Joy Division – “Something Must Break”
For a band with a career as relatively short as Joy Division’s, the band recorded a wealth of amazing music. Some of it was raw, scrappy punk rock, like “Warsaw.” Some of it was funereal and ominous, like “The Eternal.” But somewhere in the middle, the band crafted some high-energy tracks with jagged guitar and pummeling, insistent basslines. “Something Must Break” isn’t the sound of Ian Curtis the tragic figure. No, it’s the sound of Joy Division, the band with immeasurable promise and a penchant for cutting edge post-punk singles. Maybe that removes a little bit of the romance, but in a song this amazing, the music speaks for itself.
The Sound – “Contact the Fact”
Another band whose discography is in need of domestic reissues, The Sound formed in South London after the dissolution of punk rockers The Outsiders. The group sounded a little bit like Joy Division or The Chameleons, yet singer Adrian Borland had a voice that sounded a lot more like Ian McCulloch of Echo & The Bunnymen. In spite of any convenient comparisons, The Sound were a bit more atmospheric than other acts. They had great songs, and catchy ones at that, but they sounded somewhat more open, not as reliant on buzzsaw guitars or power chords. Case in point: “Contact the Fact,” which finds a bassline carving its melodic path. When the guitar does enter, it comes off restrained and precise, and not a hair out of place.
Pylon – “Cool”
Formed in Athens, Ga., Pylon shared neither the commercial success nor the sonic makeup of local heroes R.E.M. or the B-52′s. In any case, they were yet another wildly innovative and influential band from a city that spawned countless amazing musical acts. Pylon’s jittery post-punk jangle was somewhere between the no wave skronk of Bush Tetras, the misanthropic rock of The Fall and the nervy pop of The Feelies. On “Cool,” they leap from mighty opening chords, to understated and exploratory verses, to Vanessa Brisco Hay’s yelped chorus of “everything, everything, everything, everything is cool.” And it most certainly is.
Section 25 – “Looking from a Hilltop”
Another fantastic entry from the Factory Records catalog, Section 25 could have just as easily fit in on our New Wave mix due to their heavy use of synthesizers. Yet, there’s something more creepy and strange at work here. On this monumental single, the synths are stoic, but rapid fire, with noisy interruptions crashing in between verses. Things intensify with the vocal hook of “I just want to see your face,” and even the drum machines get bigger and more ominous. On the surface this may be an electro dance track, but it’s one very dark and vicious one at that.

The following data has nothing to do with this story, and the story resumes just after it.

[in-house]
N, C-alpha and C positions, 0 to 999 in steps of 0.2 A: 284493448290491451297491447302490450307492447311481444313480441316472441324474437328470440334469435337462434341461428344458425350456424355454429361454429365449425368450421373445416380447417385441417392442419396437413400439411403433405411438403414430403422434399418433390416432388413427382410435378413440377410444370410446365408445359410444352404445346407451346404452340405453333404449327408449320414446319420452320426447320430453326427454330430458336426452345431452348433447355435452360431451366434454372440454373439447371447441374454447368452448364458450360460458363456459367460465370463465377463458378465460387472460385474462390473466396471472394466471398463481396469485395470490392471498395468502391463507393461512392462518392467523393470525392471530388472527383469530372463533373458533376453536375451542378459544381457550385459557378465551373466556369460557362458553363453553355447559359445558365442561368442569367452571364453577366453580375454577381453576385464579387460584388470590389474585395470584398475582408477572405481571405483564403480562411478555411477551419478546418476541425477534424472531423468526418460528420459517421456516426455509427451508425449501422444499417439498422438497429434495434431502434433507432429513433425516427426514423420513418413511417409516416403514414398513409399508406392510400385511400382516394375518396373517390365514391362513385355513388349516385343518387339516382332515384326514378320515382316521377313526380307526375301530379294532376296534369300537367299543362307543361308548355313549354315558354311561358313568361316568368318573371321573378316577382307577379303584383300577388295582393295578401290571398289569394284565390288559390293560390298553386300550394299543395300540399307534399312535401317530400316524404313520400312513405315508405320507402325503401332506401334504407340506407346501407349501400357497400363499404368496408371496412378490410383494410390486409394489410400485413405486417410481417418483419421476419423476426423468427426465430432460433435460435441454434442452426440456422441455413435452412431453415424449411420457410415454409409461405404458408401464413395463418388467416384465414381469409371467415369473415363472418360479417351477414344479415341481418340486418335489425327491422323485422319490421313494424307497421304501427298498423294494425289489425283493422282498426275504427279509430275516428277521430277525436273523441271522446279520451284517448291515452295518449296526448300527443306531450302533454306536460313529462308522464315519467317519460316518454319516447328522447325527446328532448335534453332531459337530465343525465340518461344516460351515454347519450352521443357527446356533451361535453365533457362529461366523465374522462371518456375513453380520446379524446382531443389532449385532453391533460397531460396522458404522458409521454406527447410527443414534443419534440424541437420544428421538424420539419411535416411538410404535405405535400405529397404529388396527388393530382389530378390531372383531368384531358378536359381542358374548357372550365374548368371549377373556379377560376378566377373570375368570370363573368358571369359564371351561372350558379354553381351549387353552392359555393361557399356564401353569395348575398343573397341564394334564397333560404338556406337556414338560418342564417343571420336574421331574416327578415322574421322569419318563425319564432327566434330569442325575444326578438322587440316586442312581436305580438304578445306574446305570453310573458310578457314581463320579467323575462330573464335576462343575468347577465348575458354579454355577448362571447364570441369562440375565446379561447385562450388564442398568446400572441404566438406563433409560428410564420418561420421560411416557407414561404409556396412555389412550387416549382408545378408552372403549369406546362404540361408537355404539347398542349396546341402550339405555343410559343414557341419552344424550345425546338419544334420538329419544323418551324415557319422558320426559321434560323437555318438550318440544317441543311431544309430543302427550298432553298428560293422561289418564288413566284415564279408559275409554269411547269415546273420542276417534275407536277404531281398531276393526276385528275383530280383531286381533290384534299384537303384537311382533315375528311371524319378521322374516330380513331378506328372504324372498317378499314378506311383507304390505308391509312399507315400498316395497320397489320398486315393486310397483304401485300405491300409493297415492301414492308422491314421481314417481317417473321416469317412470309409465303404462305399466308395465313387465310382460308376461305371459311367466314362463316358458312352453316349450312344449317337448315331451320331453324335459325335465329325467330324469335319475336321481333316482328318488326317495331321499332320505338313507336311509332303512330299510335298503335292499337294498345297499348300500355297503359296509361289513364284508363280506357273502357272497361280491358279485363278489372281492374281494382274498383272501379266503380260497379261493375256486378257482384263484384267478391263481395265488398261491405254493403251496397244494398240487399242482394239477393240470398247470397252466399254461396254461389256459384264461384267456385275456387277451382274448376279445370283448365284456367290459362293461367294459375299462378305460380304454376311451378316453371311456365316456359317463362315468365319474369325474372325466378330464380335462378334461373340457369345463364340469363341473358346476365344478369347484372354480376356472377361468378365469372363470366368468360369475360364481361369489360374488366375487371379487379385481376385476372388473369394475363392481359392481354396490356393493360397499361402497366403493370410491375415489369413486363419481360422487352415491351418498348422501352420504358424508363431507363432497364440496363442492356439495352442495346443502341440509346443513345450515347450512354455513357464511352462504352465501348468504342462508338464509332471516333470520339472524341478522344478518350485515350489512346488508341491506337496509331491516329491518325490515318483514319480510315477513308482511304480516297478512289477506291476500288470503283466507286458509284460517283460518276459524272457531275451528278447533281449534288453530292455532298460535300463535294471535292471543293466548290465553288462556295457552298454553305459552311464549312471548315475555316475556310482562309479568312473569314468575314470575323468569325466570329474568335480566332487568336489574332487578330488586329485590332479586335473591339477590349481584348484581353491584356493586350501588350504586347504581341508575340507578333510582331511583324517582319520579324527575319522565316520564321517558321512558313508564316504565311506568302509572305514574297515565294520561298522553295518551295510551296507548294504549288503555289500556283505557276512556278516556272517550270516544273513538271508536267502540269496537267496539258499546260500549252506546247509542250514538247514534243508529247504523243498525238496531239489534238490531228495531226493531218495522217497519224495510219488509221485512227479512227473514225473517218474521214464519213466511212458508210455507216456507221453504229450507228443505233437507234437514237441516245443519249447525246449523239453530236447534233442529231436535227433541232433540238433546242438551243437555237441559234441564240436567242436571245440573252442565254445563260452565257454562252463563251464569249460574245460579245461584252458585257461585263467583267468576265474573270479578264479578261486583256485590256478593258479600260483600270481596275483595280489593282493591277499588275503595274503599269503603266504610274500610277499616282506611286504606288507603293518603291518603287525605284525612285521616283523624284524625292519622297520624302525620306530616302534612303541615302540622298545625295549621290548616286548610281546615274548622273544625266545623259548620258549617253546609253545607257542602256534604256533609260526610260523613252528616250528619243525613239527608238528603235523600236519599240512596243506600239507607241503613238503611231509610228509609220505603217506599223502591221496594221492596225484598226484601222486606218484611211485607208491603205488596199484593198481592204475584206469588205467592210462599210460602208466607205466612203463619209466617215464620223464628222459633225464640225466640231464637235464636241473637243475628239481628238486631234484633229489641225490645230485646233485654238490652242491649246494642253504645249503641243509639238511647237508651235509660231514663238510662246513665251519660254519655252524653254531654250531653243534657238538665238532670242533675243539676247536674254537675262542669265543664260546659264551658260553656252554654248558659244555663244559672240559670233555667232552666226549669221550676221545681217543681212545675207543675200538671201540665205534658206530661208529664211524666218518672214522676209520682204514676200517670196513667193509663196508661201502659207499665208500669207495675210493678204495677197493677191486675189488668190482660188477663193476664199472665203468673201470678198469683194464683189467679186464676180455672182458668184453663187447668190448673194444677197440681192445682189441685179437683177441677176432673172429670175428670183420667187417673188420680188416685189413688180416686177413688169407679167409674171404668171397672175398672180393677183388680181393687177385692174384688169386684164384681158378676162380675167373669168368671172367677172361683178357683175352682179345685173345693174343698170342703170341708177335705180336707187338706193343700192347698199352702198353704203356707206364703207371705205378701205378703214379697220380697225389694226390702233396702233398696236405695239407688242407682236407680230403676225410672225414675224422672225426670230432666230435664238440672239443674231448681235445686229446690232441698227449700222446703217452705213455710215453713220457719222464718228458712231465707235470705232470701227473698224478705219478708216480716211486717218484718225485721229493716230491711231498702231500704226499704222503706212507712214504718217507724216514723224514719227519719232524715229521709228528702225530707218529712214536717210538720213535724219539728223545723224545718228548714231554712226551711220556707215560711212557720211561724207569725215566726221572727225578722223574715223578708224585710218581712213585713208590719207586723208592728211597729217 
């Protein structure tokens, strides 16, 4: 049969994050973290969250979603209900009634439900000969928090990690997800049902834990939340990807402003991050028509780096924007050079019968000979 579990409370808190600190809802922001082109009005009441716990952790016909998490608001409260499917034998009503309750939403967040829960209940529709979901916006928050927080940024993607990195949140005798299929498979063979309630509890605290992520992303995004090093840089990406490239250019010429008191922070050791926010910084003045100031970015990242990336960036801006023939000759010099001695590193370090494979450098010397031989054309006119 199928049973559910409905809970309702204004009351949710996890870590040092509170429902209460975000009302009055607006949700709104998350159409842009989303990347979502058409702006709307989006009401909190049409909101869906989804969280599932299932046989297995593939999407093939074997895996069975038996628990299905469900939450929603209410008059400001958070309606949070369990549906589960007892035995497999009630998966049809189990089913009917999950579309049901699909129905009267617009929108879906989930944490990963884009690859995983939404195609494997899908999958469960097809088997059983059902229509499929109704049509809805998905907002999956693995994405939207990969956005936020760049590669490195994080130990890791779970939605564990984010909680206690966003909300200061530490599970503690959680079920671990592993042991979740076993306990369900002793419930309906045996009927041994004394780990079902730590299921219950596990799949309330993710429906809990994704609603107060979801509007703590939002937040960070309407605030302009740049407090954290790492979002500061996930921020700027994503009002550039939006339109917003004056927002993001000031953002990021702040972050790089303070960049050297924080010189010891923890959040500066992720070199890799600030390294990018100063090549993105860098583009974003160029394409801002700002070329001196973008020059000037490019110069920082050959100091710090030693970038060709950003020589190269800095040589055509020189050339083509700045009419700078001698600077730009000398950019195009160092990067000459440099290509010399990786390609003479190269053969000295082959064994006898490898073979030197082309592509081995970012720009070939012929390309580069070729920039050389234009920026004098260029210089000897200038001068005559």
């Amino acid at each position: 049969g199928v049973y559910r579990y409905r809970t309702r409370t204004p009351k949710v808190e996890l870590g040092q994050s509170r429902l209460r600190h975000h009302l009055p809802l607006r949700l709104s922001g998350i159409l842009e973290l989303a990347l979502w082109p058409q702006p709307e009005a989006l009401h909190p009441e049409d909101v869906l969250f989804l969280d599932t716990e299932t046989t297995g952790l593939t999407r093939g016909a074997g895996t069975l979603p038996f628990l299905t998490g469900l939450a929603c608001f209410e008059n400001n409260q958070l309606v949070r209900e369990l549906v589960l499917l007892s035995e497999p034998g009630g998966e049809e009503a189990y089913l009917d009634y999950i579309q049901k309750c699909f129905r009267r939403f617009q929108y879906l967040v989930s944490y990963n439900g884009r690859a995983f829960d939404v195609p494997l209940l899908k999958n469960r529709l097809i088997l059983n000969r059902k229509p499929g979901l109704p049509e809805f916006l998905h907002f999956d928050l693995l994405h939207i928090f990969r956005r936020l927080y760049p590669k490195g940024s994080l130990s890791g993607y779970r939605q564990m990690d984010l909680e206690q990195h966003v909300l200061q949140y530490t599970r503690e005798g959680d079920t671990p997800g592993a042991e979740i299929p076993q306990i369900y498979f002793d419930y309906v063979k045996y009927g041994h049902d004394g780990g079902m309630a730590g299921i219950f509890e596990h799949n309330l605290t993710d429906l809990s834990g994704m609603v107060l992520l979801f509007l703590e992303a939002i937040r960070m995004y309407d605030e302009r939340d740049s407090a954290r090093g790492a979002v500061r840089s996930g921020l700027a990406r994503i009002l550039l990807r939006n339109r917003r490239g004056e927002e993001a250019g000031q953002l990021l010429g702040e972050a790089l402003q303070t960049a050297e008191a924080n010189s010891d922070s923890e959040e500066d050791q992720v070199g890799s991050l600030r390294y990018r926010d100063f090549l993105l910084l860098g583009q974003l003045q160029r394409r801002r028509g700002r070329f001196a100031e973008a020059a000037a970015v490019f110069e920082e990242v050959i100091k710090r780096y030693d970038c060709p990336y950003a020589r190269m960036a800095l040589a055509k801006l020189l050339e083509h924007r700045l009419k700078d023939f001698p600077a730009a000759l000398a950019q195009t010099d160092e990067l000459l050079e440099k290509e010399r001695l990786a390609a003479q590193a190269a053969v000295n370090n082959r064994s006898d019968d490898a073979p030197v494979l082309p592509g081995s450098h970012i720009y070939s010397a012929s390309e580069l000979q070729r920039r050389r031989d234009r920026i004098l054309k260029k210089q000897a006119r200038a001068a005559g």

Pere Ubu – “Caligari’s Mirror”
Pere Ubu is probably the most fucked up and disturbing act of the 24 sequenced here, and that’s saying a lot. The Midwestern post-punk outfit was something like Eraserhead the band. There were moments of lucidness, identifiable progressions, even some truly stunning hooks. But in the end, thanks to twisted mastermind David Thomas, it’s not uncommon for the listener to come away wondering what he just listened to. This song is neither the band’s most accessible, nor least, but somewhere in between, transitioning between loosely constructed, squealy verses and a big, boisterous singalong chorus. Weird stuff, but very cool at the same time.
Mekons – “Memphis, Egypt”
I could have chosen any song from throughout the Mekons’ career to represent them on this mix, from their early punk roots on “Where Were You” to their cowpunk era on Fear and Whiskey. Instead, I went with the leadoff track from their 1989 album The Mekons Rock `n’ Roll. Why? Well, for starters, it’s one of their best tracks—it rocks hard and has a great little tune to match. But it’s also a testament to their longevity. Like The Fall, the group has endured and evolved over three decades. Yet unlike The Fall, they’ve kept most of their lineup intact in that time. Rock `n’ Roll was intended to be the band’s over-the-top, commercial rock release, even if over-the-top, commercial rock wasn’t something they could ever fully commit to. Still, this amazing three-and-a-half-minute song is all you need to hear how good they were at it.
Bauhaus – “Dark Entries”
You know, it just wouldn’t be a post-punk mix without Bauhaus. Though they were primarily known as being the superheroes of the goth rock movement, the theatrics never overpowered the music, which remained pretty amazing over their four studio albums. This early single combines their dramatic flair with a searing, tumbling progression that was simple but plenty menacing. Daniel Ash’s guitars are choppy and vicious, while Peter Murphy’s vocals are like those of a vampiric David Bowie. That he was still willing to dangle upside down at a Coachella performance more than 25 years after the start of their career is a testament to Bauhaus’ spectacle.